In addition, in the active damping system, an amplifier can be used to increase the power of the feedback voltage signal generated by the active control circuit of the control unit to afford more robust vibration control. The amplifier generally is connected to a power source, such as a battery source, in this embodiment. By appropriate selection of the vibration frequency to which the control unit responds as well as the characteristics of the feedback signals using the active control circuit, the piezoelectric strain actuating element can be used as a force actuator to effectively counteract a resonant or other forced vibration in the blade spring or shoe from not only chain-induced vibration but also other vibrational inputs originating from other locations in the engine or vehicle. This active dampening configuration of the invention permits the piezoelectric elements to reduce vibration over a broad frequency range or individual preselected frequencies.
In an alternative aspect of the active damping mode of the invention, the vibration sensor is an accelerometer or similar microelectromechanical motion sensor physically coupled directly to the blade spring and shoe assembly, or alternatively as remotely attached to some other engine or vehicle component having vibrational forces that are transferred at least in part to the chain. The accelerometer is coupled to the control unit in any convenient manner effective to supply data signals thereto (e.g., via wireless or wired coupling).
The piezoelectric damping systems of this invention, accordingly, dissipates vibration of the blade spring (or shoe) caused by the blade spring (or shoe) reacting to varying tension in the chain, such as imparted by tortional engine vibrations. In this way, the spring force of the blade spring is curbed from reacting to the tortional engine vibrations with a resonant or other type of vibration that otherwise might establish a prolonged oscillation of the chain. It will be appreciated that the coupling of a piezoelectric strain actuating element to either one of the shoe or blade spring to dampen vibrations therein effectively dampens vibration in the tensioner as a whole, since these parts are all mechanically coupled together.
As will be appreciated, the tensioners according to this invention are unique, integrated multifunctional electromechanical systems for tensioning chains. The chain tensioners of this invention have excellent tensioning and vibrational damping performance capabilities. In addition, the chain tensioners of this invention also offer potential cost savings as non-hydraulically based chain tensioning and vibration dampening systems. Depending on the application, the tensioner of this invention reduces, and may eliminate, the need for expensive tensioner wear face materials, reduces chain noise and potentially increases the overall life of the tensioner parts and the reliability of the engine systems using a blade spring chain tensioner system. Further, by taking up chain slack of the strands in engine timing applications with less vibration, the present invention reduces the chance for changes in the timing between the crankshaft and the camshaft as the chain wears and/or slackens.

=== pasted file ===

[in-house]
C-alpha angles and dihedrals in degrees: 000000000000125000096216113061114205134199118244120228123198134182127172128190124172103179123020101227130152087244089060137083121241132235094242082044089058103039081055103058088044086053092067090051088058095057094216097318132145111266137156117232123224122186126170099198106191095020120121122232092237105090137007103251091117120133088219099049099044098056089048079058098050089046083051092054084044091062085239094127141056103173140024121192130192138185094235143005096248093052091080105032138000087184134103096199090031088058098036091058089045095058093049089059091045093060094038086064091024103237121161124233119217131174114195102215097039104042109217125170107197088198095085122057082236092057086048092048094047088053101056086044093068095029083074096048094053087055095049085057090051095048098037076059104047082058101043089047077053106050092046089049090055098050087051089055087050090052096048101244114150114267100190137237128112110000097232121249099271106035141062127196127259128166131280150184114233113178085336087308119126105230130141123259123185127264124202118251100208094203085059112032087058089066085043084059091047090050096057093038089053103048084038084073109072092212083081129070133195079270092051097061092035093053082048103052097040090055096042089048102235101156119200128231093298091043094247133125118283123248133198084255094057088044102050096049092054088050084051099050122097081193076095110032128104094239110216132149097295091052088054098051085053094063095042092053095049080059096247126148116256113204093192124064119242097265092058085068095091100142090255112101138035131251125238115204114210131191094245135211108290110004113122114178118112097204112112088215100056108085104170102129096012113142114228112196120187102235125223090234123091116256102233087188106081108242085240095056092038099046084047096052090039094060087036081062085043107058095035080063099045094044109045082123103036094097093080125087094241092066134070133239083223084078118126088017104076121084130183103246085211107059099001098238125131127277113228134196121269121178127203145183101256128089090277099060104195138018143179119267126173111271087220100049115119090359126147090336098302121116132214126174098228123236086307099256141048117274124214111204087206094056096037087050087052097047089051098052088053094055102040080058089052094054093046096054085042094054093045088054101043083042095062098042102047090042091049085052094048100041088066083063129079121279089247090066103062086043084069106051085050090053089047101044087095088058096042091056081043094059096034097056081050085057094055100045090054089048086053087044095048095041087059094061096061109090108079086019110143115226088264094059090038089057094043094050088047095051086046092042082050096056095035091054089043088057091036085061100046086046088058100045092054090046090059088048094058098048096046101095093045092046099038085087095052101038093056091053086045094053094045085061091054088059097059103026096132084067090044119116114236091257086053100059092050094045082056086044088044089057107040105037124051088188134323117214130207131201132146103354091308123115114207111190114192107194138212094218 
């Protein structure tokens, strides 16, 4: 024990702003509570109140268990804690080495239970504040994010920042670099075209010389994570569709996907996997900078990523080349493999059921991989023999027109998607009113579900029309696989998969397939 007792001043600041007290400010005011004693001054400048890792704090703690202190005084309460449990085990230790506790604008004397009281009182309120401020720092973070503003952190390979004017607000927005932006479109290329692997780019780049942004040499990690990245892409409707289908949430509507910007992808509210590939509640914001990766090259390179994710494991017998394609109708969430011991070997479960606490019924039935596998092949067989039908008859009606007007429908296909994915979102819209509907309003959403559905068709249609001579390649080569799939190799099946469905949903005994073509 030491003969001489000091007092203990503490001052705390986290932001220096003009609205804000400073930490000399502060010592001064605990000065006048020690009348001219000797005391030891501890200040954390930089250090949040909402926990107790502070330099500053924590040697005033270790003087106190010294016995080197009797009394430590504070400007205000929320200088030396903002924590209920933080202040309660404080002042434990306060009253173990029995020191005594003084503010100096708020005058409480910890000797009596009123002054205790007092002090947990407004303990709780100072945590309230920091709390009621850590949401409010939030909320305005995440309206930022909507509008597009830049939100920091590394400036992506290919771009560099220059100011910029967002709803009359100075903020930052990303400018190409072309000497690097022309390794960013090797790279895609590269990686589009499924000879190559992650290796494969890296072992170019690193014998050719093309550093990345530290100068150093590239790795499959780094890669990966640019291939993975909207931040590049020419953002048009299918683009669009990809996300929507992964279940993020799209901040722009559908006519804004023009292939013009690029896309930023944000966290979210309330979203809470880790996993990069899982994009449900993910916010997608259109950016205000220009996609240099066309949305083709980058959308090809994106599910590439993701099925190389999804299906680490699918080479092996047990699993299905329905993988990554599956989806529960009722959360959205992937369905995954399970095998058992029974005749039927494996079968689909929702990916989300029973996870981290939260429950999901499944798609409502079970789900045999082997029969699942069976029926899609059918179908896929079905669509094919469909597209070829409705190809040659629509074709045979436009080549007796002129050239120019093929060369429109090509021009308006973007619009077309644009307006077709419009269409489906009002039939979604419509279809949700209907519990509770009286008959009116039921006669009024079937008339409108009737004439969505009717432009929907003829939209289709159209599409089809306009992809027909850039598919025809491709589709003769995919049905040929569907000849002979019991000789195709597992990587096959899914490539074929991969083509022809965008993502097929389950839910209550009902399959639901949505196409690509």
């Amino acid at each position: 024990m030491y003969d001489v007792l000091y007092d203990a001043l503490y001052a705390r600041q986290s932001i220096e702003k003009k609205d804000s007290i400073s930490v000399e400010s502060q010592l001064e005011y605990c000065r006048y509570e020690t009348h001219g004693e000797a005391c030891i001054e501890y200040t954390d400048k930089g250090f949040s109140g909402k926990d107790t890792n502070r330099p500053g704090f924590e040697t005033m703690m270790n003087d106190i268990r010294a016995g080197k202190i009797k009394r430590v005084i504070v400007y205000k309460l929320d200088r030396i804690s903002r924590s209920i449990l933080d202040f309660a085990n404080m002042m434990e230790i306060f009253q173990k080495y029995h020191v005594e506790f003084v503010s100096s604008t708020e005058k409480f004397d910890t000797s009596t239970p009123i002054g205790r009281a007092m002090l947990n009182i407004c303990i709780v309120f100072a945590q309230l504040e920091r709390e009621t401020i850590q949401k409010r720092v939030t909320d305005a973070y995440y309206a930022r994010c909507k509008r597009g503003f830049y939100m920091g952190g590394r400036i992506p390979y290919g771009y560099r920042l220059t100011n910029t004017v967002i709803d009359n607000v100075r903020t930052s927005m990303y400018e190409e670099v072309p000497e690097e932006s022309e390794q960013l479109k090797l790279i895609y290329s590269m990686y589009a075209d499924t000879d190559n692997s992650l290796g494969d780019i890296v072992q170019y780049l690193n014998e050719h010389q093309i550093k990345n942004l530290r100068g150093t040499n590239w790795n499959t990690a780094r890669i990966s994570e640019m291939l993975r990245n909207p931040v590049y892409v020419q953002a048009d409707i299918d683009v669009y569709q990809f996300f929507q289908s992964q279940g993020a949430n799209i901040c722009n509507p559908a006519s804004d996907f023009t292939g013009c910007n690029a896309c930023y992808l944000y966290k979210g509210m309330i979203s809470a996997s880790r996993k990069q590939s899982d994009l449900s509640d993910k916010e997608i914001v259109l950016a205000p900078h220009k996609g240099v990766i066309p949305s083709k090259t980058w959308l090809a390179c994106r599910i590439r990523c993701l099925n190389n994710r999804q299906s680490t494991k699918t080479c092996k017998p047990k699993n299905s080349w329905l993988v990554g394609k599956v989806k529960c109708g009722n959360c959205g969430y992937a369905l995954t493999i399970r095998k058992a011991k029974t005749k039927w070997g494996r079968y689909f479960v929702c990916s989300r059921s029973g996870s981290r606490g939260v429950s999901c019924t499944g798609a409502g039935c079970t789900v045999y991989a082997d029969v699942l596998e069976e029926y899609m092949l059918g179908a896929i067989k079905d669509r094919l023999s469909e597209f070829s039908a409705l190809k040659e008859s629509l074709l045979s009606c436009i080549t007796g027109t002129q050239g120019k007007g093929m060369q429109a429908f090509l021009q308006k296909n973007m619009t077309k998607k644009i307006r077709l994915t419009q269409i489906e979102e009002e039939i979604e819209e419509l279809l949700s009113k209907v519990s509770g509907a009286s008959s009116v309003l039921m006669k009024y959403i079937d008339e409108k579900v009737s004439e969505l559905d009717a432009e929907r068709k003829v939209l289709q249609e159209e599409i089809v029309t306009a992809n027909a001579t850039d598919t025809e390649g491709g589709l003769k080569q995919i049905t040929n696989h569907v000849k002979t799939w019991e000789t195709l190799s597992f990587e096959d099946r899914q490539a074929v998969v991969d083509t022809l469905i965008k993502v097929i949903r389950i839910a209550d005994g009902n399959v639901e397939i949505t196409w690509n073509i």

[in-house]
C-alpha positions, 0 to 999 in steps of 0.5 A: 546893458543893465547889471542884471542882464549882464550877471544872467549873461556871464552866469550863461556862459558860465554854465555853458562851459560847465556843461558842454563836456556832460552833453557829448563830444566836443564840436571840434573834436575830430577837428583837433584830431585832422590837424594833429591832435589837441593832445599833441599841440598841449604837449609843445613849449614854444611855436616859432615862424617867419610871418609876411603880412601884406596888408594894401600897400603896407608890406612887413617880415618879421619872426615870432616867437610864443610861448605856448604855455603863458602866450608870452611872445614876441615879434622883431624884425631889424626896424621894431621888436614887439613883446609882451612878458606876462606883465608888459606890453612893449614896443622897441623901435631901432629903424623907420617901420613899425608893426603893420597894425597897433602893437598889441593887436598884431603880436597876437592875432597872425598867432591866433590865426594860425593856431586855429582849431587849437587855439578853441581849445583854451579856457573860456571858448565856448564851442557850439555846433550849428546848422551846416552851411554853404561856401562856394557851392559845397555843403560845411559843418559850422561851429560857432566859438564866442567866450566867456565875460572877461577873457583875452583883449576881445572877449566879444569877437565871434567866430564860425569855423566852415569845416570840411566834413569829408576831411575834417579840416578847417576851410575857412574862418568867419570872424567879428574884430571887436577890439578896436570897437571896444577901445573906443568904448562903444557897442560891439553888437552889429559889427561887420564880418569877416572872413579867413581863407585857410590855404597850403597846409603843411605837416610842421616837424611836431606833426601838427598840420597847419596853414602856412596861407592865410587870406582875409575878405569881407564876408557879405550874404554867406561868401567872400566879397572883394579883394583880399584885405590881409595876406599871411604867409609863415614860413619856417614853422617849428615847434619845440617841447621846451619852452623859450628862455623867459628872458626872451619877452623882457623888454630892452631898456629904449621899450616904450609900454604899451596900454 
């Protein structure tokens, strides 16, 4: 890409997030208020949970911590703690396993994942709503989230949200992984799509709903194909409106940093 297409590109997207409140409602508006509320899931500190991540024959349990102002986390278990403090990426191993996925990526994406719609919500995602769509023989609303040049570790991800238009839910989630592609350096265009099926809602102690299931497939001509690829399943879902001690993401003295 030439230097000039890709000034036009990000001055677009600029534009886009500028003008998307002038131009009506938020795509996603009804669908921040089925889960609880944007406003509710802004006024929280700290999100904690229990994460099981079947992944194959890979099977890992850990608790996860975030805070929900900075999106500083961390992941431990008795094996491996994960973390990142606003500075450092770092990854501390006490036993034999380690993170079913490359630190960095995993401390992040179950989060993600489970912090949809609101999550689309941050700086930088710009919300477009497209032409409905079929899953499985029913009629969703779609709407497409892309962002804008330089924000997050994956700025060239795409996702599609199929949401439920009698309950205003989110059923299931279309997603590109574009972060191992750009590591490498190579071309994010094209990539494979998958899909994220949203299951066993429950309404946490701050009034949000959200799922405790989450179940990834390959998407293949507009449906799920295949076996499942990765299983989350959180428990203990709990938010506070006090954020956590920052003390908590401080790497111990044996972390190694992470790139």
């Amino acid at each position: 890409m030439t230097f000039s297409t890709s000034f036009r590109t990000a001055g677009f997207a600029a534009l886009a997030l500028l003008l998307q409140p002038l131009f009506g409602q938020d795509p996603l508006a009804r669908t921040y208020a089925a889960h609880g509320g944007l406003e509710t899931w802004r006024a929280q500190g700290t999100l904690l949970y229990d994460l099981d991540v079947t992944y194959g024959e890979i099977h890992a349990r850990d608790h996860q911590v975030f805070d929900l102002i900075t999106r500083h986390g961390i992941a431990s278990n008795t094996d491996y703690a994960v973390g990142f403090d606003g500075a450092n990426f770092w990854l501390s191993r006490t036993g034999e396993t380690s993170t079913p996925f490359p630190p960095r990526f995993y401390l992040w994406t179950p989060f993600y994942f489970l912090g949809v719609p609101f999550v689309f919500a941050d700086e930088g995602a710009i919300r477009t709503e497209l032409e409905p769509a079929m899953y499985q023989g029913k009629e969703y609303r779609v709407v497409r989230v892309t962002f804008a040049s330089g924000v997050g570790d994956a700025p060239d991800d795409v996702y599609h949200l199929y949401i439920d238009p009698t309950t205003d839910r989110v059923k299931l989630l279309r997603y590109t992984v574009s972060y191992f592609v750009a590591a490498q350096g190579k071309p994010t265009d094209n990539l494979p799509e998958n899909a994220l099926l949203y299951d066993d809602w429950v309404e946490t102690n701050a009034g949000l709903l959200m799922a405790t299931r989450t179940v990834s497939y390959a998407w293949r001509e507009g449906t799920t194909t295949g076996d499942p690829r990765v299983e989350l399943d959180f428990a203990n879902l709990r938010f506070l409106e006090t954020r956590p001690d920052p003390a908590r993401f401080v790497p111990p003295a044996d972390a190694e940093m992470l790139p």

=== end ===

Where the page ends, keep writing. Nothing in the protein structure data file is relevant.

In one aspect of a chain tensioner that can be passively or actively damped by the vibrational control arrangements according to this invention, a shoe is mounted at one end to a stationary support, and a blade spring is mechanically interlocked with the shoe, such that the shoe can be positioned to bear against, and maintain tension in, a chain strand. The chain tensioner is positioned along a length of chain between sprocket gears with the shoe contacting the chain from outside of the chain path and imparting tension to the strand by displacing the chain path to eliminate slack in the chain strand. The chain displacement begins, or increases, as the temperature of the tensioner increases, for example, from frictional contact with the chain moving across a surface of the shoe. During such contact, the chain contacting shoe will tend to become less rigid, and the load from the blade spring causes the shoe to assume a more arcuate shape with ends of the shoe forced inward toward one another such that the convex side of the shoe extends further into the span of the chain, and thereby increasing the tensioning force applied by the shoe to the chain. The tensioning process is reversible when the shoe cools and becomes more rigid, thereby reducing the curvature induced by the blade spring.
The foregoing and other objects, aspects and advantages will be better understood from the following detailed description of the preferred embodiments of the invention with reference to the drawings, in which:
FIG. 1 is a schematic drawing of a chain tensioner including a passive damping system according to an embodiment of the present invention;